For instance, in one state, carrying a switchblade knife may be legal to carry concealed with a concealed weapon permit, (otherwise prohibited without a concealed weapon permit) but would be illegal to carry in another state even with a concealed firearm permit from that state. Take Kansas and Kentucky for example. Both are “shall-issue” states, but currently in Kansas, if you have a permit to carry a concealed firearm and carry a switchblade, you’re breaking the law. But in Kentucky, if you have a permit, you can carry a concealed firearm or other deadly weapon, or a combination thereof, on or about your person.
The type of permit granted by states is many times indicative by the name of the permit issued. Hence, in one state, the permit is referred to as a “concealed carry weapon permit,” and in the other it is a “concealed firearm permit” or “concealed handgun license” (or some variation). As such, often it is the case that a “concealed firearm permit” only permits the concealed carry of a firearm (handgun) but does not permit the concealed carry of other dangerous or deadly weapons.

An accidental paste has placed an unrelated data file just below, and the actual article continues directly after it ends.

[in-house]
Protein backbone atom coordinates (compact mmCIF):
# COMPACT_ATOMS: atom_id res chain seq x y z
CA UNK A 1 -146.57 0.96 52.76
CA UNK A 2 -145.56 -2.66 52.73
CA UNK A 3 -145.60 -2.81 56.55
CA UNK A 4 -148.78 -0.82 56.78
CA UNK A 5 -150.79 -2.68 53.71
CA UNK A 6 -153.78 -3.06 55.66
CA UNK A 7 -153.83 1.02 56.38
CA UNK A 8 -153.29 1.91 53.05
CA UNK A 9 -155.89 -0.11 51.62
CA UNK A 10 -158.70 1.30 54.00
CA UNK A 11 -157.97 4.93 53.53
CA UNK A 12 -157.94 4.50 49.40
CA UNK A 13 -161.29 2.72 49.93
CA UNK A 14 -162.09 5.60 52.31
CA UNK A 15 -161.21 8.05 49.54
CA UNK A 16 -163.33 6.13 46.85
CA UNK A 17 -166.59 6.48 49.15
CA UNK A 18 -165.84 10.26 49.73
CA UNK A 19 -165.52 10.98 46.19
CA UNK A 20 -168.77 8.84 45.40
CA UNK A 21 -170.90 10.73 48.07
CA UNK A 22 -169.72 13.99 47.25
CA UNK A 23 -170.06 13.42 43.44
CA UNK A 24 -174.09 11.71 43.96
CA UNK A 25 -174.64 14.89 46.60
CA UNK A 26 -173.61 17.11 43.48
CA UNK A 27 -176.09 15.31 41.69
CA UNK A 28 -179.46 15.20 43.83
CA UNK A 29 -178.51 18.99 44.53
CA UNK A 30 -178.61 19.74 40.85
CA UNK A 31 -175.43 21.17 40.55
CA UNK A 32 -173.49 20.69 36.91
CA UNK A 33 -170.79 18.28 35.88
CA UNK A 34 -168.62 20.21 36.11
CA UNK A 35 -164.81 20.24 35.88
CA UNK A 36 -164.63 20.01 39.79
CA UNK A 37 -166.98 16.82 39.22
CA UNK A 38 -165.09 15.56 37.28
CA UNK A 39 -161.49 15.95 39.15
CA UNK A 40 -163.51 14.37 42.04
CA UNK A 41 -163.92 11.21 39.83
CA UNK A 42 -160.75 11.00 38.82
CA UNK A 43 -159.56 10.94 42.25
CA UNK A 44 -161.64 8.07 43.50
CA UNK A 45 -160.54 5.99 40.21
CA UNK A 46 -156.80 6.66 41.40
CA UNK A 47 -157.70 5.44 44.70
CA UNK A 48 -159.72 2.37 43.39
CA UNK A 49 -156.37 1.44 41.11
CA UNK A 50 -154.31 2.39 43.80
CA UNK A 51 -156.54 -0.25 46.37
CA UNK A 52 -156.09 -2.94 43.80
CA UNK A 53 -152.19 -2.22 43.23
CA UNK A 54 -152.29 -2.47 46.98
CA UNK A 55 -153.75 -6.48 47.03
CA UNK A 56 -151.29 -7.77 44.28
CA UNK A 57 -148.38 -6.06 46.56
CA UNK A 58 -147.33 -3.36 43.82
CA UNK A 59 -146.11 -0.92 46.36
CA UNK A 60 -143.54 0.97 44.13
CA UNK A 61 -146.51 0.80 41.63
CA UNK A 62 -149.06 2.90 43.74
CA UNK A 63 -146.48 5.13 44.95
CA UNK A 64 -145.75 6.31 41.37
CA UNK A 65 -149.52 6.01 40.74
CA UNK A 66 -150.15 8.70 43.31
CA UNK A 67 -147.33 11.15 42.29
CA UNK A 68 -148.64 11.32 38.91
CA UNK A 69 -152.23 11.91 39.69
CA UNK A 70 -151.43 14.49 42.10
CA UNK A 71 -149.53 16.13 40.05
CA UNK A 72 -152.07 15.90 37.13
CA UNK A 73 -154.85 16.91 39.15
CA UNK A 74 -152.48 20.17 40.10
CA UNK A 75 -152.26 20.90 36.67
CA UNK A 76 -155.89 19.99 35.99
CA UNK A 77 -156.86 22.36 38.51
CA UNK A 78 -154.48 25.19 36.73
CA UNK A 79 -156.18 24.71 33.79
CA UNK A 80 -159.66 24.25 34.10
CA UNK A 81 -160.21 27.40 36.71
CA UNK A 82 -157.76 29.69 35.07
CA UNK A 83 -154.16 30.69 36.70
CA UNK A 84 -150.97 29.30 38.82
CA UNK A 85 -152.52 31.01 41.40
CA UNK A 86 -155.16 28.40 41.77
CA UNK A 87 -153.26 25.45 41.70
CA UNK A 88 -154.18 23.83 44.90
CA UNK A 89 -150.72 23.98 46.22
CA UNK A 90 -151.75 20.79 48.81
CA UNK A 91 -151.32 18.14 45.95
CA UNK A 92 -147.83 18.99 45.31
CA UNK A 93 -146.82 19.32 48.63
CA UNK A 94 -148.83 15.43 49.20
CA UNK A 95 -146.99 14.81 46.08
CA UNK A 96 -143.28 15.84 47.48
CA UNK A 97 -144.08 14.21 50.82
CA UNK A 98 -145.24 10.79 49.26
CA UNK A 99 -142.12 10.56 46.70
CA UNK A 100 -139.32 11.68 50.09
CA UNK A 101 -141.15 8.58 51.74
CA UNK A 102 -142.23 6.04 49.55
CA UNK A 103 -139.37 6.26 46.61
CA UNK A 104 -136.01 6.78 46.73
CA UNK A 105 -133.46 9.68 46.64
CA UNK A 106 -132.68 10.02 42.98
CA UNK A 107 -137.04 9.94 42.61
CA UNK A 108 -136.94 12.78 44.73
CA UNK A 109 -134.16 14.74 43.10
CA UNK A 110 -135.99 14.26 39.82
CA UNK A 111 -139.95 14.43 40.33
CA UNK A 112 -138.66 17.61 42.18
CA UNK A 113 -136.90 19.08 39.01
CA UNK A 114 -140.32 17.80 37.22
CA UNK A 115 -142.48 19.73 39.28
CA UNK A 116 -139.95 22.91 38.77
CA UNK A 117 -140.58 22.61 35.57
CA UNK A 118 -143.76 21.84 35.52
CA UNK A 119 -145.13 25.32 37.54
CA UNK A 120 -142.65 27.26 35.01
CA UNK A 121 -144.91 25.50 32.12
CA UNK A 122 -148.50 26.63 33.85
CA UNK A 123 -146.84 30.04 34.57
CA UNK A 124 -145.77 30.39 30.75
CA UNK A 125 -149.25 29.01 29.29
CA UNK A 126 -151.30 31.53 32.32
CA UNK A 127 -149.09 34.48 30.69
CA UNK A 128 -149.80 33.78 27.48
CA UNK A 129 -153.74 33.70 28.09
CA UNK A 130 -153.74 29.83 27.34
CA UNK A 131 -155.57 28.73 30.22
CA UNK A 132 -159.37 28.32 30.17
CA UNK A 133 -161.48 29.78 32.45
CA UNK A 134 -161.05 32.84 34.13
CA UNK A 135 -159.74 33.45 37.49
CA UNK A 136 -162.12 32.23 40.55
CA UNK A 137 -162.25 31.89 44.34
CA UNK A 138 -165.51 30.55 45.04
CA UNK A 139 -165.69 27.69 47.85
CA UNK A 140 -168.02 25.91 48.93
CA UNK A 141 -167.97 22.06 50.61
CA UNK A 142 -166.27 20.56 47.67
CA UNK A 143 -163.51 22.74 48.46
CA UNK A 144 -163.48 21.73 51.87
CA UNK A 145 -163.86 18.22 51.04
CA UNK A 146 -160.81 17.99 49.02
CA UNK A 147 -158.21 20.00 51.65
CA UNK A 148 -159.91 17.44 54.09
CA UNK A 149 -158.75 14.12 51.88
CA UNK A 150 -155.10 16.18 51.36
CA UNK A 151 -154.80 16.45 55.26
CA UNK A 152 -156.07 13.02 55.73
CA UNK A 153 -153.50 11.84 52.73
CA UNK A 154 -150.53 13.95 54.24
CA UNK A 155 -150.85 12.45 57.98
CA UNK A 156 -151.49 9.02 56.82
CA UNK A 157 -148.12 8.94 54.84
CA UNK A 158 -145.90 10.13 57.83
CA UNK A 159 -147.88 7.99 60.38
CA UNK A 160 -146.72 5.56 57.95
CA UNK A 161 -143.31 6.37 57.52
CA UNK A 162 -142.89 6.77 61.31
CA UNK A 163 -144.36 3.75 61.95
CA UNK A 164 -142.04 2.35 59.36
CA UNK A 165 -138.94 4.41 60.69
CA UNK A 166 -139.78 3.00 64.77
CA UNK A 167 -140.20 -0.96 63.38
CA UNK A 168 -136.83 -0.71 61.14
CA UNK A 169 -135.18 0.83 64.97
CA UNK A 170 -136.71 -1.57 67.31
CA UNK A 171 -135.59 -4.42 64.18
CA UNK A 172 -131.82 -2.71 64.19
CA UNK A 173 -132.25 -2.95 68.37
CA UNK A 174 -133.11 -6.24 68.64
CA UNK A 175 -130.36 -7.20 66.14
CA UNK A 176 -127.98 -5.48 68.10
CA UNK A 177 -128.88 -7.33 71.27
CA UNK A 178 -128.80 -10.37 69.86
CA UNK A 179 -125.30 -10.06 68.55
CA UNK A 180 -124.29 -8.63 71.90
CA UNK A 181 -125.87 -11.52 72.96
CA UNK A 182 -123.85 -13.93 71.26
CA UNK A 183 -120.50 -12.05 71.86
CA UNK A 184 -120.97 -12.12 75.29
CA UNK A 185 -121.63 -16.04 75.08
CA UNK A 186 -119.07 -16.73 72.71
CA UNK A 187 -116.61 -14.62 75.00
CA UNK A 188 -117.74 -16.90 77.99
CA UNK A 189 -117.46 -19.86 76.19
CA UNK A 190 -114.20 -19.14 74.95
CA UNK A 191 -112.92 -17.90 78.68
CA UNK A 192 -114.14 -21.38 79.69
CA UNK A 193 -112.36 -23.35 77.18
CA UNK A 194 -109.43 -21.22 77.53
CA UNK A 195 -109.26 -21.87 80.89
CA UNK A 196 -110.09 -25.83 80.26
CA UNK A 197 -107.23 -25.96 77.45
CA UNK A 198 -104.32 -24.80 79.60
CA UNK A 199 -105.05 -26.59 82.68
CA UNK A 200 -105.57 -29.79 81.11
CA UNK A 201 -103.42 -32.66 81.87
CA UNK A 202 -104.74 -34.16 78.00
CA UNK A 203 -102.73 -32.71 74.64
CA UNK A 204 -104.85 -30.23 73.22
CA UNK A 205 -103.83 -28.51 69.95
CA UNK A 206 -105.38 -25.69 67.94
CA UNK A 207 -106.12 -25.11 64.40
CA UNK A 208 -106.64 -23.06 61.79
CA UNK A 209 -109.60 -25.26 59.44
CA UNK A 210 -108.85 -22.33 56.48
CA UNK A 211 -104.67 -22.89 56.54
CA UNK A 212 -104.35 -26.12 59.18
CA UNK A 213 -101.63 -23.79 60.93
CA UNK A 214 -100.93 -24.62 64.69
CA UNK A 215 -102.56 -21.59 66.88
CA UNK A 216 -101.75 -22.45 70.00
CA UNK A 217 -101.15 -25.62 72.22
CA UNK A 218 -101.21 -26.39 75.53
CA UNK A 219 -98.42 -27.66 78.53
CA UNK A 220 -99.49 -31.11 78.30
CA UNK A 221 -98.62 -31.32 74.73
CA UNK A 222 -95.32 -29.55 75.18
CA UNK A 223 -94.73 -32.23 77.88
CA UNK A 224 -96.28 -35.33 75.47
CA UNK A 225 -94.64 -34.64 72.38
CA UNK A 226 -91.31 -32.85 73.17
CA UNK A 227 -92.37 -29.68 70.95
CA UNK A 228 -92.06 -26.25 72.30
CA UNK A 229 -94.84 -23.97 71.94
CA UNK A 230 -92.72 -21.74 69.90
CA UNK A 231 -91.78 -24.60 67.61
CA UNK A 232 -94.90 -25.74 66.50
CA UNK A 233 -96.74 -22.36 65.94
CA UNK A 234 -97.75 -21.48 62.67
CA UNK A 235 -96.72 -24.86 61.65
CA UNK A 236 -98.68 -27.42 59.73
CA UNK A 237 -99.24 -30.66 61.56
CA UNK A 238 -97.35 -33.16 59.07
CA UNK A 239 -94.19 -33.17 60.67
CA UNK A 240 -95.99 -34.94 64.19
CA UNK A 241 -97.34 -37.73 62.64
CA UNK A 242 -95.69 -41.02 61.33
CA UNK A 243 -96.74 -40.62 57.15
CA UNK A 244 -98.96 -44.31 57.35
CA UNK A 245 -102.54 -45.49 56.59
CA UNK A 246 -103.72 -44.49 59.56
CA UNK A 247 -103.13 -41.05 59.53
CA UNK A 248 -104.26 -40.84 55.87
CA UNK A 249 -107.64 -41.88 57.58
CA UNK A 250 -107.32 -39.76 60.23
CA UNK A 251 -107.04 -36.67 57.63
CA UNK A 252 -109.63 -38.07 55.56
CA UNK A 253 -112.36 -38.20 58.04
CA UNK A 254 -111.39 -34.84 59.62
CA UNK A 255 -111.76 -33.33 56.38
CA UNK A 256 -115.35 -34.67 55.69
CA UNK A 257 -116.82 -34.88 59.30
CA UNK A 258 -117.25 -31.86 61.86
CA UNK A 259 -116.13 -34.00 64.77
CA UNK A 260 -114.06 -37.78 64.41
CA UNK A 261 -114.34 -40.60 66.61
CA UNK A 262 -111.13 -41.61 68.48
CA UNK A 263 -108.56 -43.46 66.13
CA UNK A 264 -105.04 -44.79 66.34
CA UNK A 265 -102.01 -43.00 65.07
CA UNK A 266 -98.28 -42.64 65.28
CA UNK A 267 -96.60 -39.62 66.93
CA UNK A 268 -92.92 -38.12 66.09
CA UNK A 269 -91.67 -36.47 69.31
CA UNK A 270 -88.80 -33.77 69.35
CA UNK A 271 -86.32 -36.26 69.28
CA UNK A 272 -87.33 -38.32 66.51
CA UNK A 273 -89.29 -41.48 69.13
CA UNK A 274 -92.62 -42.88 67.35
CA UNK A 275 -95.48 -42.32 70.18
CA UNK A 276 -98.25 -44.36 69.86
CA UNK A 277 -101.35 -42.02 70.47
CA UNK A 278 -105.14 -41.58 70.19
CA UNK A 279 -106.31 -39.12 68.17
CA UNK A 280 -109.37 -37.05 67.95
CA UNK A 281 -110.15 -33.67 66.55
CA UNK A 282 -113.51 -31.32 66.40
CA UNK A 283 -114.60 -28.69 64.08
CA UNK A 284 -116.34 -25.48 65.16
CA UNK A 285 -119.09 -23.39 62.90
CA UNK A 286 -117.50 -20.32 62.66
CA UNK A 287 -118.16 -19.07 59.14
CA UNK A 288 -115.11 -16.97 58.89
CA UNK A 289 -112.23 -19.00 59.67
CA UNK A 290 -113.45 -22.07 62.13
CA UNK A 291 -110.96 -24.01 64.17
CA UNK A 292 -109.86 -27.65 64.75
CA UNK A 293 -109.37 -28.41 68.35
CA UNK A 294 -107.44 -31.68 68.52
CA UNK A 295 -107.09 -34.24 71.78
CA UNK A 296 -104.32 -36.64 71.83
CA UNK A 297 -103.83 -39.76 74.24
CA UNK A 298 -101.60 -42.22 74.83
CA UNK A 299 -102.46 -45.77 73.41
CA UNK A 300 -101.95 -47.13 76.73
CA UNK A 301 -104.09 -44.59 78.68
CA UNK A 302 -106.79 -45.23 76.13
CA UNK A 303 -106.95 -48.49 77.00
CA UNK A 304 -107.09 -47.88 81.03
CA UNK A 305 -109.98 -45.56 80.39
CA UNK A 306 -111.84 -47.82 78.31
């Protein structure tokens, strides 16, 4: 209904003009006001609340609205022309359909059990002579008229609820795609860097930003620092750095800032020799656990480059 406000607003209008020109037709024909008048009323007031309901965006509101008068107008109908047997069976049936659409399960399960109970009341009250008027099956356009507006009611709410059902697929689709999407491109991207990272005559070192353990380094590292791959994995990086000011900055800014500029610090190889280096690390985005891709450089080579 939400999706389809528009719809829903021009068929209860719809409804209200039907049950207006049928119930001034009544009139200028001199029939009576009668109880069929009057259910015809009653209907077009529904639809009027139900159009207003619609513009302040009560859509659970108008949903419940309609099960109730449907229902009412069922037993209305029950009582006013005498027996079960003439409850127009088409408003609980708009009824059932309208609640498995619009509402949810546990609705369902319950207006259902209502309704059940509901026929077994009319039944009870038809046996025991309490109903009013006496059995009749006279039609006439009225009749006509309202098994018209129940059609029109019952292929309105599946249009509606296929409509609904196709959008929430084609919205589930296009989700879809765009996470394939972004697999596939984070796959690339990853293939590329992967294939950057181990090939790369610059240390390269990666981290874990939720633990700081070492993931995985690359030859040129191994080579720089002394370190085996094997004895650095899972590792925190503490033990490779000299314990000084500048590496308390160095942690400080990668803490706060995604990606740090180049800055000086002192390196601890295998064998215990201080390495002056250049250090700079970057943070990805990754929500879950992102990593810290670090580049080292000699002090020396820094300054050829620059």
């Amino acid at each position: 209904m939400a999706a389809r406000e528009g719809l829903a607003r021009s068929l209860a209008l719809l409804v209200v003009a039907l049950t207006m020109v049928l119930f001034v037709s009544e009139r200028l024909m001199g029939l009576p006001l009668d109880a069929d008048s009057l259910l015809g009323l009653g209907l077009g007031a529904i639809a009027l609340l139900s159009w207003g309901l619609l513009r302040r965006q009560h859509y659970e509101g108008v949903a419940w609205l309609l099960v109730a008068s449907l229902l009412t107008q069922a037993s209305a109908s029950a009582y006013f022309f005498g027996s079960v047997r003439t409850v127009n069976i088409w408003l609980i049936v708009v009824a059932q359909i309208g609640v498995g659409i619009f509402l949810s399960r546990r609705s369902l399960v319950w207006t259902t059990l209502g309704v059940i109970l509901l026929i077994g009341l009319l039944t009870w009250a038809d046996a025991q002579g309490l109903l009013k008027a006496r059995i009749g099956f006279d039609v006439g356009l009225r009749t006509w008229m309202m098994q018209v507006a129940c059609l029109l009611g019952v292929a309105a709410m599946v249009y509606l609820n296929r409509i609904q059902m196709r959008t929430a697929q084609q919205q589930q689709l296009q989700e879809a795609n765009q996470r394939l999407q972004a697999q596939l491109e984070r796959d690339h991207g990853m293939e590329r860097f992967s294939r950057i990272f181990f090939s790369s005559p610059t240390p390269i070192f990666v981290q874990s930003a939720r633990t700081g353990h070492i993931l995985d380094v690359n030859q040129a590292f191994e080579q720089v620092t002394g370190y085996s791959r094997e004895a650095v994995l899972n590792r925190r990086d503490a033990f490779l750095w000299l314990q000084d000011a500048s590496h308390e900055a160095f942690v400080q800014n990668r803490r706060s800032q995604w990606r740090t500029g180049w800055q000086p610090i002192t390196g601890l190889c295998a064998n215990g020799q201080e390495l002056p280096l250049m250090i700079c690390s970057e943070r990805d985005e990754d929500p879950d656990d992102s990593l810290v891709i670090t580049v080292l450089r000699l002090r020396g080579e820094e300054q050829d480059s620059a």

This series will explore several topics relating to knives as defensive tools and how states do and should regulate certain types of knives. Throughout the series I’ll explain why a state that’s willing to grant law-abiding citizens a license to carry a firearm should likewise allow the carrying of any concealable weapon in the alternative or in addition to a firearm, and more specifically, any type of knife that is concealable. For simplicity, I’ll frequently refer to switchblades because they are a type of knife that has been the target of specific legislation both at the federal and state level.
In another post I’ll discuss certain policy arguments explaining the differences between permit structures that allow concealed carry of firearms only versus those that allow carrying of firearms and other weapons. I will also point out that for purposes of concealed carry permit holders, by virtue of being statutorily authorized to carry a firearm, the permit holder should also be able to carry other types of arms for purposes of self-defense. Additionally, future posts will discuss how the right to self-defense extends beyond the home and how categorizing arms affects those who carry arms in case of confrontation outside the home.
More to the point, although state governments have a legitimate interest in preventing or reducing crime, statutes that regulate or prohibit the possession or concealed carrying of weapons such as certain types of knives, as applied to concealed firearm permit holders, are unconstitutional under the precedent set by the Supreme Court in Heller and McDonald as well as other state cases because the prohibitions place a substantial burden on statutorily authorized citizens in their ability to defend themselves from an unlawful attack in a manner of their choosing.
Watch this space…